Thomas Bernhard Drama Analysis

(Critical Edition of Dramatic Literature)

The plays of Thomas Bernhard reflect the major thematic tendencies evident in his prose and poetry. Although the search for religious consolation so prevalent in the Austrian baroque tradition to which Bernhard’s poetry can be linked is much less apparent in his prose and dramatic work, Bernhard’s writings nevertheless remain fragments of one great opus. Bernhard alludes to this fact in Die Berühmten (famous persons): “They make this observation with reference to all significant artists/ they all only create a single work/ and always alter it continuously within itself, imperceptibly.” Writing thus assumes the function of self-assertion and constant “correction” for Bernhard, as the title of his novel Correction illustrates. Bernhard’s private life and personal tribulations are intensely and artistically, if not factually and straightforwardly, expressed in his very individualistic writings, yet this expression symbolizes a common human suffering and malaise. Though diverse in their social backgrounds and intellectual consciousness, the characters of Bernhard’s plays are subjected without exception to a consistent, destructive fate. Neither social reform nor revolution, political philosophy nor religious conviction, provide relief from the cosmic deadliness of a solipsistic universe, as a discouraging line from the novel Verstörung (1967; Gargoyles, 1970) reveals: “There are no future teachers and the prior ones are dead.”

Anamnesis, the inability to forget the past, intensifies Bernhard’s sense of cultural pessimism. Each individual is forced to fend for himself or herself in an attempt to escape a reality that is predicated on the recognition and confinements of a ruinous past. Tradition embodies the crimes of the past, for which only universal (and therefore pointless) culpability can be assigned. Humans are trapped in a deadly realm of antitheses from which there is no escape. Life is no longer organic but rather chaotic; humanity’s experience in time and space is reduced to a circuitous hodgepodge of disjointed repetitions and illogical associations. An acknowledgment of life’s absurdity becomes the only possible solution. Bernhard writes in another autobiographical work, In the Cold: “Artistic endeavor derives justification from its freedom, its independence from any absolute standard of judgment.”

Death, lurking behind life’s absurdities, is Bernhard’s essential theme because it is life’s universal common denominator. Life becomes an exercise in futility because death ultimately symbolizes both the greatest possible unity and the greatest possible alienation between ego and world. The process of individuation described by Arthur Schopenhauer provides as little comfort for Bernhard as humanity’s eventual return to nothingness. Yet despite all of life’s traumatic and absurd details, Bernhard continues to cling to it and is unwilling to allow himself to be blotted out by his own gloom and doom. His only recourse is to continue to confront life’s absurdities in his art. By attempting to find words and phrases to describe personal and general experience adequately, Bernhard combats the inaccuracies of accepted social convention and opinion (“reputation”) yet continues to create inaccuracies of a new kind: “When we open our mouths, we kill a reputation; we simultaneously kill a reputation and kill ourselves. But if we do not open our mouths we are soon crazy, insane, there is nothing left for us” (Gargoyles).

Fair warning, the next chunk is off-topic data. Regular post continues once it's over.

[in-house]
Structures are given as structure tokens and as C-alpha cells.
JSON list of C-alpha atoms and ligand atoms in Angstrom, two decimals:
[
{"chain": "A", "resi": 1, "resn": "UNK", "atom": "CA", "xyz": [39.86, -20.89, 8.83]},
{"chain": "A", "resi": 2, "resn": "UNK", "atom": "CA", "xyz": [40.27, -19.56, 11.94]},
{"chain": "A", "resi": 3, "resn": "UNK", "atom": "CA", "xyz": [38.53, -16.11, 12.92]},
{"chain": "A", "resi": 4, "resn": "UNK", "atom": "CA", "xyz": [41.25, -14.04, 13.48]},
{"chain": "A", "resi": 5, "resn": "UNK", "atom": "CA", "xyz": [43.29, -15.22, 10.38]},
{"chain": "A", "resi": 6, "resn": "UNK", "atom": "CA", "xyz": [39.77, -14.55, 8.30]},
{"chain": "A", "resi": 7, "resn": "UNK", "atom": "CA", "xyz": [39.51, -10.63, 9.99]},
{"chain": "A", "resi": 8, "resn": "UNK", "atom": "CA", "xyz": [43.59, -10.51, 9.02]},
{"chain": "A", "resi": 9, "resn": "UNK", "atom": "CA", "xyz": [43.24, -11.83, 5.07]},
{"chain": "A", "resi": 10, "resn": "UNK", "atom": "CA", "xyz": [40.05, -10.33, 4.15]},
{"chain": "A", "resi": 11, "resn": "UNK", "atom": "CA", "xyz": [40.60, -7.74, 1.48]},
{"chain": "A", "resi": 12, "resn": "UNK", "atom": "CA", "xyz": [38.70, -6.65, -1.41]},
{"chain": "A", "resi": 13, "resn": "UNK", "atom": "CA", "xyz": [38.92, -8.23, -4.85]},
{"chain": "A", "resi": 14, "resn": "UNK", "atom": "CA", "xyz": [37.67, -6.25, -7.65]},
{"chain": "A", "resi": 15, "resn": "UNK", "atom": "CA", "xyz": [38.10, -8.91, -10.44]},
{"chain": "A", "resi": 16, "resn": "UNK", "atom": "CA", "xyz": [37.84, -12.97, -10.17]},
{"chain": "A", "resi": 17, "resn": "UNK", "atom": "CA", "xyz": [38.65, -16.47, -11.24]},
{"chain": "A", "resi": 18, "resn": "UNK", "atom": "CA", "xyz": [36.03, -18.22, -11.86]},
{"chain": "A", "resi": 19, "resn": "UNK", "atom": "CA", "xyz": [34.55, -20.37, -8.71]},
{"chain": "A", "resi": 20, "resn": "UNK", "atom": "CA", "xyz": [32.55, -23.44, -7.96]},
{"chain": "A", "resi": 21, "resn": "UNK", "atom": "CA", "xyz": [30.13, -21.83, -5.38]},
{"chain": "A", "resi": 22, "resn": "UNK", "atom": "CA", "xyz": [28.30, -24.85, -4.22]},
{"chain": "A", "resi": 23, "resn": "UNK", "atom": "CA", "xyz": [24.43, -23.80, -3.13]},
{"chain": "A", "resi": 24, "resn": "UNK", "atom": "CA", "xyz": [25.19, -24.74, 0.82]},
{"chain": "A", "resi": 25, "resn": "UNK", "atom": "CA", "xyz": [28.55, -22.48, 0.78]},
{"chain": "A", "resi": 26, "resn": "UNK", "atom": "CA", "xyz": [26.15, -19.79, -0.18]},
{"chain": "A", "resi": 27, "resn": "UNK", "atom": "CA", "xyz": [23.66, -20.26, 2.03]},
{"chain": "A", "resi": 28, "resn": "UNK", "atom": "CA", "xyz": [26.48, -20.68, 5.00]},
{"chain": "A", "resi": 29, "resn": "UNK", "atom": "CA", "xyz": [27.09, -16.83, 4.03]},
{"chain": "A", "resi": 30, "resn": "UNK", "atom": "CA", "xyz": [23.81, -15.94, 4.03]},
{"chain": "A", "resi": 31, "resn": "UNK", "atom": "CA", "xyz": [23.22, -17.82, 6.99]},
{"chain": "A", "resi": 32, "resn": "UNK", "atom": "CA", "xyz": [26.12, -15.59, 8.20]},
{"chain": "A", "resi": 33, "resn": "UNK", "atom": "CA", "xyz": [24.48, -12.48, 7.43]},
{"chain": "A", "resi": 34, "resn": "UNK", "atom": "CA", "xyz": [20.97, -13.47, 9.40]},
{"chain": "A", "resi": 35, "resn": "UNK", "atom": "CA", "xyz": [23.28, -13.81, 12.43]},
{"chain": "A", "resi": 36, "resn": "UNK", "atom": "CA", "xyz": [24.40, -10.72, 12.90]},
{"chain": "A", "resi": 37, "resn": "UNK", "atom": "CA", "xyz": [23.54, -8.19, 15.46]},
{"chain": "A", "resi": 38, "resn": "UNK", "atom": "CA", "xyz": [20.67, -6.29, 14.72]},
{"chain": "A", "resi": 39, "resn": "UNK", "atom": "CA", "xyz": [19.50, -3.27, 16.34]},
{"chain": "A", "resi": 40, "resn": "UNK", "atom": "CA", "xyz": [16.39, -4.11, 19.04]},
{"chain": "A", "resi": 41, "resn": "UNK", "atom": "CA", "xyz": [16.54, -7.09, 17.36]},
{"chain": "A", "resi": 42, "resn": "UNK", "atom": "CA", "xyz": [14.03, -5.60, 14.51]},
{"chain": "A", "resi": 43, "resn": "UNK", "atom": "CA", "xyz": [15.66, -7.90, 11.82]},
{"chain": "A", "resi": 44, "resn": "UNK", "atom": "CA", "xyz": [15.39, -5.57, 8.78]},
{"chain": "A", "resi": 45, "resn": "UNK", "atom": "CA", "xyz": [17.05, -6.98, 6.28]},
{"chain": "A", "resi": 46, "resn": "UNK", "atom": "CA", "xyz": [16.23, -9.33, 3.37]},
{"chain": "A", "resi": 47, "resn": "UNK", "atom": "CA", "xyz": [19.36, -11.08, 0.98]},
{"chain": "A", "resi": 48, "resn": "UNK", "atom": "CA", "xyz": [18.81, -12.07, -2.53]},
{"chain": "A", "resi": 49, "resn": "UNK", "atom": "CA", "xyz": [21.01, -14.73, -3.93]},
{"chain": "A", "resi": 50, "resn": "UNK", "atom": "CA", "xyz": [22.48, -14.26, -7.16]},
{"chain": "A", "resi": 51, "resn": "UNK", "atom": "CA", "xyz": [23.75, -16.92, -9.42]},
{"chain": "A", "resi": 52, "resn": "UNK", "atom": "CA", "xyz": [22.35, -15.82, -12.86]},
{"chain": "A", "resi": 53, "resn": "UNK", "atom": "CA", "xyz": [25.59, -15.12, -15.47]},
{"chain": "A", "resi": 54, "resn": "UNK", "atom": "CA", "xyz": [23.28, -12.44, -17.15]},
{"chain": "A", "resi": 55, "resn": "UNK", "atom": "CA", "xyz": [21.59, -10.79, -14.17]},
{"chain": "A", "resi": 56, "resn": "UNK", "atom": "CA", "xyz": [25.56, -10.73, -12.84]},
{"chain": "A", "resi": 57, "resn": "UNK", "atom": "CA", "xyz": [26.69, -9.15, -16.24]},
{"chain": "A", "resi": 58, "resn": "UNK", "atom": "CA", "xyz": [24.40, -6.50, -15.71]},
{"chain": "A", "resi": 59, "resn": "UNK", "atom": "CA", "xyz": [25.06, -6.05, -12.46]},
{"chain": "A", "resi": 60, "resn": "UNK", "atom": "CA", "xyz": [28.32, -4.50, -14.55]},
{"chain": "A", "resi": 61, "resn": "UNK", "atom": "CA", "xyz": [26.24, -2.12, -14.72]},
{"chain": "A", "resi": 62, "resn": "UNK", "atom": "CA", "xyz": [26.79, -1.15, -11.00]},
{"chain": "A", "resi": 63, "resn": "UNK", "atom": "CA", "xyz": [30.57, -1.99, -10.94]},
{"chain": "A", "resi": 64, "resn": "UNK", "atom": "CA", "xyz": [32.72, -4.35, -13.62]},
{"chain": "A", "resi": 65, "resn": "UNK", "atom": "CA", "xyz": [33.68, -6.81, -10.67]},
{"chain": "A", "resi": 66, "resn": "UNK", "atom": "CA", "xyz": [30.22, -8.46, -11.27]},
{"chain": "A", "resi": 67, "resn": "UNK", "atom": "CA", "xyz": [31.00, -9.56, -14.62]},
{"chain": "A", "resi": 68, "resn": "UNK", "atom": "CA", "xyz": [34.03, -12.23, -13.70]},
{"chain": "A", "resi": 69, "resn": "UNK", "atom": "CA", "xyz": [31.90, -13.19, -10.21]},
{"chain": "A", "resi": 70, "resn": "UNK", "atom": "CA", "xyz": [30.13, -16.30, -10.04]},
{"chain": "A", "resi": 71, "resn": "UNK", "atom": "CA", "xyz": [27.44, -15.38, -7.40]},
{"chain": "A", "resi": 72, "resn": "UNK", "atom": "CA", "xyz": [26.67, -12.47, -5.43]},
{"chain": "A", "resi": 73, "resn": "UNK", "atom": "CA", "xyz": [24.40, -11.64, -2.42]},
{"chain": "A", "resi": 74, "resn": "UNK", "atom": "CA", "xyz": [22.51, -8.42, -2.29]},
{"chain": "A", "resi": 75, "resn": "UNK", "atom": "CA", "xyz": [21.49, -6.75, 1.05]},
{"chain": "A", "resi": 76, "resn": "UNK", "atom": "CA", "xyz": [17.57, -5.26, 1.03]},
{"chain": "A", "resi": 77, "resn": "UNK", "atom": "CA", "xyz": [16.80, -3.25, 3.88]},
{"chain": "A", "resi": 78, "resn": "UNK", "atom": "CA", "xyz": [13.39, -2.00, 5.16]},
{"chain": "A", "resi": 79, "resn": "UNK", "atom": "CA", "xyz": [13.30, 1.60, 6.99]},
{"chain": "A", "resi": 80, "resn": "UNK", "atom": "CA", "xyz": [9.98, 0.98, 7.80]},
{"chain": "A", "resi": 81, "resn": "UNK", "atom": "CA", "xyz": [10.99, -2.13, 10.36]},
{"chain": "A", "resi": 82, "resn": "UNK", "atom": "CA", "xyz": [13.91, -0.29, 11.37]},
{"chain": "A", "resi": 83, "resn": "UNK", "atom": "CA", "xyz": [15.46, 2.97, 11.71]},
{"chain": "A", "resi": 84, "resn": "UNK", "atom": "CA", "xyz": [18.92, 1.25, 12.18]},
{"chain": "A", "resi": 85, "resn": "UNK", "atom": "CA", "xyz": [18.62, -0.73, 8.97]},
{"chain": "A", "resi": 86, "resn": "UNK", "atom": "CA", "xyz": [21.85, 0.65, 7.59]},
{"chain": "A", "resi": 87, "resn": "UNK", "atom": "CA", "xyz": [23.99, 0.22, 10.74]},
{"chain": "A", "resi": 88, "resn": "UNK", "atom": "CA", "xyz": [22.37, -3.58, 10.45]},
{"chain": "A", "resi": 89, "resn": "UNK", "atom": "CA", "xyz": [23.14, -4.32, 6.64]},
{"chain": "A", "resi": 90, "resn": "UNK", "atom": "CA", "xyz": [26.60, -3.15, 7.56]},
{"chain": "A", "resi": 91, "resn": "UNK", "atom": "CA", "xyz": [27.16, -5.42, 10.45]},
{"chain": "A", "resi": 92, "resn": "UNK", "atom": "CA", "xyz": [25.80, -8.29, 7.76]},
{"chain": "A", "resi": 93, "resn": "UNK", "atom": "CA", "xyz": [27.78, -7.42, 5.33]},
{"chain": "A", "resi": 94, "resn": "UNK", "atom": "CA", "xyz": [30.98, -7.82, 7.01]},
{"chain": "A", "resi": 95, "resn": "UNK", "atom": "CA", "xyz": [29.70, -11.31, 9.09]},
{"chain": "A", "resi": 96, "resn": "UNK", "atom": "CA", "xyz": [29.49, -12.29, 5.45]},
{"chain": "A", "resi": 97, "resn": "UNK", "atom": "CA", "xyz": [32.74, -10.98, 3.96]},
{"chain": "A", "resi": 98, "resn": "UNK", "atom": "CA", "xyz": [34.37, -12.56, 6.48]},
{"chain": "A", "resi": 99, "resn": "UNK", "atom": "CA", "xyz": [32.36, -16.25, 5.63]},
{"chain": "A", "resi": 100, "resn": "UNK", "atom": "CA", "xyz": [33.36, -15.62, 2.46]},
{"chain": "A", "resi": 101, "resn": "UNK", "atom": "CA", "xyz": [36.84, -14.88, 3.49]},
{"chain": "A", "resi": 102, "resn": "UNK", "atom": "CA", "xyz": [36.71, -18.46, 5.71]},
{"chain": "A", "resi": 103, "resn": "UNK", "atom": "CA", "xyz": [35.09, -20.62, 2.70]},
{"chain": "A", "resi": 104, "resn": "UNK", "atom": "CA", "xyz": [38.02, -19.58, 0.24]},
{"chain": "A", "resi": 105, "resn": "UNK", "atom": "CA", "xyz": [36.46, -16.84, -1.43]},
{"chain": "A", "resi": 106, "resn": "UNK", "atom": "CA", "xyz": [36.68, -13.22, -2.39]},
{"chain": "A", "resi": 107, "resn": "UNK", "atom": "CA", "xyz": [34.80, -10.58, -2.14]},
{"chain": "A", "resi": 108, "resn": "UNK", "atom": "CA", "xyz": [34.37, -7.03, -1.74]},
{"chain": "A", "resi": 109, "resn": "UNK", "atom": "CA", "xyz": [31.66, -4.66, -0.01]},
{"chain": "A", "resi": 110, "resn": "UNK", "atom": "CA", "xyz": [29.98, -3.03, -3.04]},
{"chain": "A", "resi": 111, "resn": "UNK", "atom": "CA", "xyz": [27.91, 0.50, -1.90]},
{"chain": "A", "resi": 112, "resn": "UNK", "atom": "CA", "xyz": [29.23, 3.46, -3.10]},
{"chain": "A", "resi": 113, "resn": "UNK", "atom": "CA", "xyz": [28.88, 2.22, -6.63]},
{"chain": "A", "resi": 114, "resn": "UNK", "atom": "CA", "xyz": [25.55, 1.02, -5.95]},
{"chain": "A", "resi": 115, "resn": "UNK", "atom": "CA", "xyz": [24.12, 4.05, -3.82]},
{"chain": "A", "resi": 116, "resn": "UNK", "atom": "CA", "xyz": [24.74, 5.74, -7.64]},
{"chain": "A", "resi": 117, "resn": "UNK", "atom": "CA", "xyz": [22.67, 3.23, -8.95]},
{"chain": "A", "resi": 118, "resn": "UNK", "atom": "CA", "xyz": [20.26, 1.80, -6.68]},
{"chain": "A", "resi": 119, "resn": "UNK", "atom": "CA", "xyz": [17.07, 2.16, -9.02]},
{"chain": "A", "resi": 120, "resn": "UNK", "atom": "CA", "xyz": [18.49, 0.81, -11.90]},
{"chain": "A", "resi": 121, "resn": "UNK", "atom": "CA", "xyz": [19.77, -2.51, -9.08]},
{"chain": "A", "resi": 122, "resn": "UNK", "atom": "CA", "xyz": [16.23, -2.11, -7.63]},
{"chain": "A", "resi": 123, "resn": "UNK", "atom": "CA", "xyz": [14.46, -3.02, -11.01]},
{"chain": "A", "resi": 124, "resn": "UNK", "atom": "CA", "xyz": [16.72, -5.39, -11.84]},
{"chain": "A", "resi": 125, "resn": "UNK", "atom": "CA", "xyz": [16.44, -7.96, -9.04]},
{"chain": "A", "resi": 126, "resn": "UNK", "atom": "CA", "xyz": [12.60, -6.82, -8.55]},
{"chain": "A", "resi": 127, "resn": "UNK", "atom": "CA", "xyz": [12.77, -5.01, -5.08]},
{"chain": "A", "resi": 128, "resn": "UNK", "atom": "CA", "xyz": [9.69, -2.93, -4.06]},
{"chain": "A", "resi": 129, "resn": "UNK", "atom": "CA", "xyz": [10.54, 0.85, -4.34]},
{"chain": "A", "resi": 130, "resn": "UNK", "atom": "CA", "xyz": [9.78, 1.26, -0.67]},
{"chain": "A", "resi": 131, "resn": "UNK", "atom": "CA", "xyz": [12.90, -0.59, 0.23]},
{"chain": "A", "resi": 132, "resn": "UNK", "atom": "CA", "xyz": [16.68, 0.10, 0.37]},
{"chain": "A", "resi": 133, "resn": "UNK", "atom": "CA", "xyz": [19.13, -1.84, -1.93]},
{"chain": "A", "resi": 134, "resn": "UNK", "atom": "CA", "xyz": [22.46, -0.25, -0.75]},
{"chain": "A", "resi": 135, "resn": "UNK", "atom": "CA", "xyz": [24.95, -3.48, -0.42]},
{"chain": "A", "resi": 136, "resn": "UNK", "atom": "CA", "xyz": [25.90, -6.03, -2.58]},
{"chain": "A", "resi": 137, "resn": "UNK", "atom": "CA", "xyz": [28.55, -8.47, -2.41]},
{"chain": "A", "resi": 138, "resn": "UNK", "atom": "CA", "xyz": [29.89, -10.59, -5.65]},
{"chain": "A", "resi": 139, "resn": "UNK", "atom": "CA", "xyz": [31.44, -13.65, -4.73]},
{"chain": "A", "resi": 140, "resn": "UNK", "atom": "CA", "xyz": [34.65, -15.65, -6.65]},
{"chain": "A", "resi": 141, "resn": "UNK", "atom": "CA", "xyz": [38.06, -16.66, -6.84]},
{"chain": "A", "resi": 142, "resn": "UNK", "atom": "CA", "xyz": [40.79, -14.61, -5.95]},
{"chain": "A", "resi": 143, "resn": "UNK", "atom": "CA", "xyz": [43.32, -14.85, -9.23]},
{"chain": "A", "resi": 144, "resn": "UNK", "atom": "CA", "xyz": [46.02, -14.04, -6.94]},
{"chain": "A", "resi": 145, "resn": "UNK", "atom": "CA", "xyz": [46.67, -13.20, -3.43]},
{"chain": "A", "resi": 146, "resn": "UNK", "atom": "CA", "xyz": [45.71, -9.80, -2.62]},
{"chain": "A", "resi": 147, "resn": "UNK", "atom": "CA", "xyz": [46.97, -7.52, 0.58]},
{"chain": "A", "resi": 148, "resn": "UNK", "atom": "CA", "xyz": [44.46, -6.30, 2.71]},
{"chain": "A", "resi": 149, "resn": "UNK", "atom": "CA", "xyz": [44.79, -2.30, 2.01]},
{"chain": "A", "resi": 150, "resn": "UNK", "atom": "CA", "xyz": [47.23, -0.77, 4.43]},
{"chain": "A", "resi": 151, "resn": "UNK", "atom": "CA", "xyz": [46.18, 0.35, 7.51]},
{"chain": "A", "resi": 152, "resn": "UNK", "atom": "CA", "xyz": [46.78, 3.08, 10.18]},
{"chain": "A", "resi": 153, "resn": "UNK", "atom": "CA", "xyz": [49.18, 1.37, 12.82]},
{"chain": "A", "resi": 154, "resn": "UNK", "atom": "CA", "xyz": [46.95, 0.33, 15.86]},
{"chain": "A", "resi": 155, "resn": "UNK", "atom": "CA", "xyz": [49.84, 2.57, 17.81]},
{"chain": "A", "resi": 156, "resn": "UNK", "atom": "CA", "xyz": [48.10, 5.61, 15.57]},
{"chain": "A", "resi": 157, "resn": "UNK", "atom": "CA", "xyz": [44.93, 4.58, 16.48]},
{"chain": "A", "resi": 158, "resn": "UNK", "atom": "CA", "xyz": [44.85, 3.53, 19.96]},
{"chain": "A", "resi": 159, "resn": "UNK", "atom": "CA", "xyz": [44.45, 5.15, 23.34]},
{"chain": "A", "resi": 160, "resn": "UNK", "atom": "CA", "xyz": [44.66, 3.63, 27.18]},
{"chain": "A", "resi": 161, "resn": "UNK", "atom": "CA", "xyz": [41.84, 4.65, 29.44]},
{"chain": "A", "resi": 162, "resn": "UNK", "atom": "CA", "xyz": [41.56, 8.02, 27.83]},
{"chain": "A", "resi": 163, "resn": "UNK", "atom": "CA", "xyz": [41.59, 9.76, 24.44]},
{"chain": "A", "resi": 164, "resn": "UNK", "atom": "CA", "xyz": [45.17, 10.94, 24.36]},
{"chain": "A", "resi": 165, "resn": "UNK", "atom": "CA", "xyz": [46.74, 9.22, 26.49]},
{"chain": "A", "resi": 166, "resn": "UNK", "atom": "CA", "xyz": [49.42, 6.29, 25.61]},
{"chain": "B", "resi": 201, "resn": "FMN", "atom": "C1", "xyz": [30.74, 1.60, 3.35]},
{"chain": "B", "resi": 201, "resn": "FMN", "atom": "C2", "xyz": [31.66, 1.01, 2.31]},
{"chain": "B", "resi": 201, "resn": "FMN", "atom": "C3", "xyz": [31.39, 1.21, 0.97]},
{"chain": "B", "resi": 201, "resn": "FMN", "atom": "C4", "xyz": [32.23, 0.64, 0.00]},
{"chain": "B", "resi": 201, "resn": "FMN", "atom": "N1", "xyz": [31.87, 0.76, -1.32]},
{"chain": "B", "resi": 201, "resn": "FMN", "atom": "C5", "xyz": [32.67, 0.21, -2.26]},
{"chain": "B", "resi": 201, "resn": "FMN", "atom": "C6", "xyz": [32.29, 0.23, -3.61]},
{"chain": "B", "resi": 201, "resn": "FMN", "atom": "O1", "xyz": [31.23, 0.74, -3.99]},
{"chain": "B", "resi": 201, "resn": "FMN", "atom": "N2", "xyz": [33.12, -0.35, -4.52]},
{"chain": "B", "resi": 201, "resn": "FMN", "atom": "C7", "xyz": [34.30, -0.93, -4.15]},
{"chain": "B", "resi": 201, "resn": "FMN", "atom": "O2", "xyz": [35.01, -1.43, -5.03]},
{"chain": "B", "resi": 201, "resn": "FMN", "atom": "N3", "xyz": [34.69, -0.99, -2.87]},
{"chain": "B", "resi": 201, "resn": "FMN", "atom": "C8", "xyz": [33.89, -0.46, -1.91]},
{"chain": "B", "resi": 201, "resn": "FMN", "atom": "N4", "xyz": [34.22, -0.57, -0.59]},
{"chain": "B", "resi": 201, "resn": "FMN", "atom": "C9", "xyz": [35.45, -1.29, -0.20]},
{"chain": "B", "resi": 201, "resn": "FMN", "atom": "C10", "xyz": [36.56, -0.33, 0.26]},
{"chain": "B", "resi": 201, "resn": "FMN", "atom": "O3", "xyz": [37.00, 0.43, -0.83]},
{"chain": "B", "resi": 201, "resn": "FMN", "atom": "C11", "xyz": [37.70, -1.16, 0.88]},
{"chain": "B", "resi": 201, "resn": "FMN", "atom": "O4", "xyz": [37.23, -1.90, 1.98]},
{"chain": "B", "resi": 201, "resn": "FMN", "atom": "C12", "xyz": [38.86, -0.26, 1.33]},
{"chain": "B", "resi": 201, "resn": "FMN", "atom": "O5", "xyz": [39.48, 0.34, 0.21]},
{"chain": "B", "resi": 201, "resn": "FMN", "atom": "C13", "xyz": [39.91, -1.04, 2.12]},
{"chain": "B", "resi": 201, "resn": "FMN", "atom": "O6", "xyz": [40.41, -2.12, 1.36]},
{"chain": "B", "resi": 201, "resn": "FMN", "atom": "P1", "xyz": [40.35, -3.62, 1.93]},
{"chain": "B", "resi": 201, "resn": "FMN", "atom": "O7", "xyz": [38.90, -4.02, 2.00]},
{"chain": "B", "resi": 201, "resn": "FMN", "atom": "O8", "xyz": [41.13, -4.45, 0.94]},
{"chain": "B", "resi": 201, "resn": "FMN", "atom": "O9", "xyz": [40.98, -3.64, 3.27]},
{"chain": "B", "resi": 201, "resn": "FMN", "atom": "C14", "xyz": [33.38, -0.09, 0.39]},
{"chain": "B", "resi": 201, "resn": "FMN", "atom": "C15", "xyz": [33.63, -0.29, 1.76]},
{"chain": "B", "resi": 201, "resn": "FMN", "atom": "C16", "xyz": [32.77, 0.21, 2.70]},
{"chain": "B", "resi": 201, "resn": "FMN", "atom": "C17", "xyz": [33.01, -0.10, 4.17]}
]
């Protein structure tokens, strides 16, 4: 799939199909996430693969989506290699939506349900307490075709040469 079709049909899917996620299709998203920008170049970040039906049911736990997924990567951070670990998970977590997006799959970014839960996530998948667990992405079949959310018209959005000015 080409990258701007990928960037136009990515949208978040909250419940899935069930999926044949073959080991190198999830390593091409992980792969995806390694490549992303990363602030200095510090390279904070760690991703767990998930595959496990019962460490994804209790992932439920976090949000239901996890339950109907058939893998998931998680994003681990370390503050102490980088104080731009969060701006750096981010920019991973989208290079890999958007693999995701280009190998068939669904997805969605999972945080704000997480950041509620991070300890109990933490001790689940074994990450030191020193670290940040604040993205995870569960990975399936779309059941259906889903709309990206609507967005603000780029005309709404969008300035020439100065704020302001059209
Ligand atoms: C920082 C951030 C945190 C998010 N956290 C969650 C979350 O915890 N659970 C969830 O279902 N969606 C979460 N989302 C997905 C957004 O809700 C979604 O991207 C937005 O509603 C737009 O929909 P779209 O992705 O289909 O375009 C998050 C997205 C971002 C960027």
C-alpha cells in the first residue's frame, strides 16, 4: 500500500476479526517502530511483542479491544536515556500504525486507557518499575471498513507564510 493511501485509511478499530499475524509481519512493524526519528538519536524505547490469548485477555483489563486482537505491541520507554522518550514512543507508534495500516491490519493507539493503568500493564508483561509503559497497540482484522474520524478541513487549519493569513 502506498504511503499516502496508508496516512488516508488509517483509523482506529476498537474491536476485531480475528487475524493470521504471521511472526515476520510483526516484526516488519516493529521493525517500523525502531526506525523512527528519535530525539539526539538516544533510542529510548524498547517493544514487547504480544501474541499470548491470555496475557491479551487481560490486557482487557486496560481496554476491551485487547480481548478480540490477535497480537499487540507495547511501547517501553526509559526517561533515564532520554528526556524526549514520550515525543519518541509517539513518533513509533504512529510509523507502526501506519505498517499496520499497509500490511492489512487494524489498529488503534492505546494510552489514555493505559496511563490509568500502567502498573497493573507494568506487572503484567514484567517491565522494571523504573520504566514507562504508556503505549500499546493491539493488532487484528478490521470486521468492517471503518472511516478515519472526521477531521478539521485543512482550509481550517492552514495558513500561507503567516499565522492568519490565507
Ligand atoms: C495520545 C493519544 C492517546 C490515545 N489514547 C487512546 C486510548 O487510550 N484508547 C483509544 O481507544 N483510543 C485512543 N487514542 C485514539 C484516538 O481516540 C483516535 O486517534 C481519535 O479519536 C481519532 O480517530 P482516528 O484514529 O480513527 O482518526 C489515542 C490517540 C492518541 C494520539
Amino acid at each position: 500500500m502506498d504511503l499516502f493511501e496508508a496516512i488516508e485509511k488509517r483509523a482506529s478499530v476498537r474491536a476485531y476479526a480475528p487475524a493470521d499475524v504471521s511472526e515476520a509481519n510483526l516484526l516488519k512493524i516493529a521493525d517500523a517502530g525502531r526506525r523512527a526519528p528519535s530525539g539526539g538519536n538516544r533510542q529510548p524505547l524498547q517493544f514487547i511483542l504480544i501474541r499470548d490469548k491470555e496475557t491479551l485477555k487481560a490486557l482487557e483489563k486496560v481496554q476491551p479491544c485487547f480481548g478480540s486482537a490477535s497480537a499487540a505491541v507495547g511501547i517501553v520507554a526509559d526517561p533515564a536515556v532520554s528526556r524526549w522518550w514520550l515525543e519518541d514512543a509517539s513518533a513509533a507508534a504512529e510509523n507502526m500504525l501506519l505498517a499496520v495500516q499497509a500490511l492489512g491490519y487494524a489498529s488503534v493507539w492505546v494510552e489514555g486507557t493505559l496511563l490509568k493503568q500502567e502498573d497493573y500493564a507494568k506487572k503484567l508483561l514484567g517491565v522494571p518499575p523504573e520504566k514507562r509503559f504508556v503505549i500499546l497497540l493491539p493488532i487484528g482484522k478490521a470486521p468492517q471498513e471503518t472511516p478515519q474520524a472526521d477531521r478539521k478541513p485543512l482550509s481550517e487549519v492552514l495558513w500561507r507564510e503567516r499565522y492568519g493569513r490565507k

Musical qualities intensify the philosophical and thematic content of Bernhard’s plays. Occasional commentary by the author on the musical structure of his plays and the actual treatment of musical themes establishes the significance of this abstract art form for Bernhard’s writings. The author’s language indicates especially a reliance on musical structure for his art. Statement-restatement, point-counterpoint, repetition, variation, and circular linguistic phraseology are essential elements of Bernhard’s dramatic style. Such stylistic devices sustain the author’s philosophical viewpoint, which A Party for Boris typifies: “Everything is every day, day after day, a repetition of repetitions.” When viewed from a musical perspective, where the text’s semantic meaning is less significant than its rhythmic, musical quality, Bernhard’s language escapes the criticism of excessive repetition and thematic “overkill.”

Because Bernhard nevertheless uses words and linguistic structure, his plays must also be dealt with from a semantic perspective. The monotony of his characters’ language suggests a linguistic crisis paralleling that of Georg Büchner or Hugo von Hofmannsthal, yet for Bernhard, it is the essence of reality, and not linguistic inadequacy per se, which predetermines this crisis. Martin Esslin, in an essay comparing Bernhard and Gert Jonke, a contemporary Austrian writer, accurately places Bernhard in a deep-seated Austrian tradition of linguistic analysis and language skepticism, supremely expressed in the work of Wittgenstein. Esslin connects this tradition with Bernhard’s toward the theater. Like Peter Handke, another contemporary Austrian writer influenced by language skepticism, Bernhard frequently adopts a hostile and even mocking stance toward the theater audience.

Die Jagdgesellschaft

Die Jagdgesellschaft (the hunting party), which premiered at the Burgtheater in Vienna, is composed of three movements, as Bernhard explains in his appended note to the play. By structuring the last movement as the adagio, Bernhard has redefined classical sonata or symphonic form. This last movement, a funeral march...

(The entire section is 2341 words.)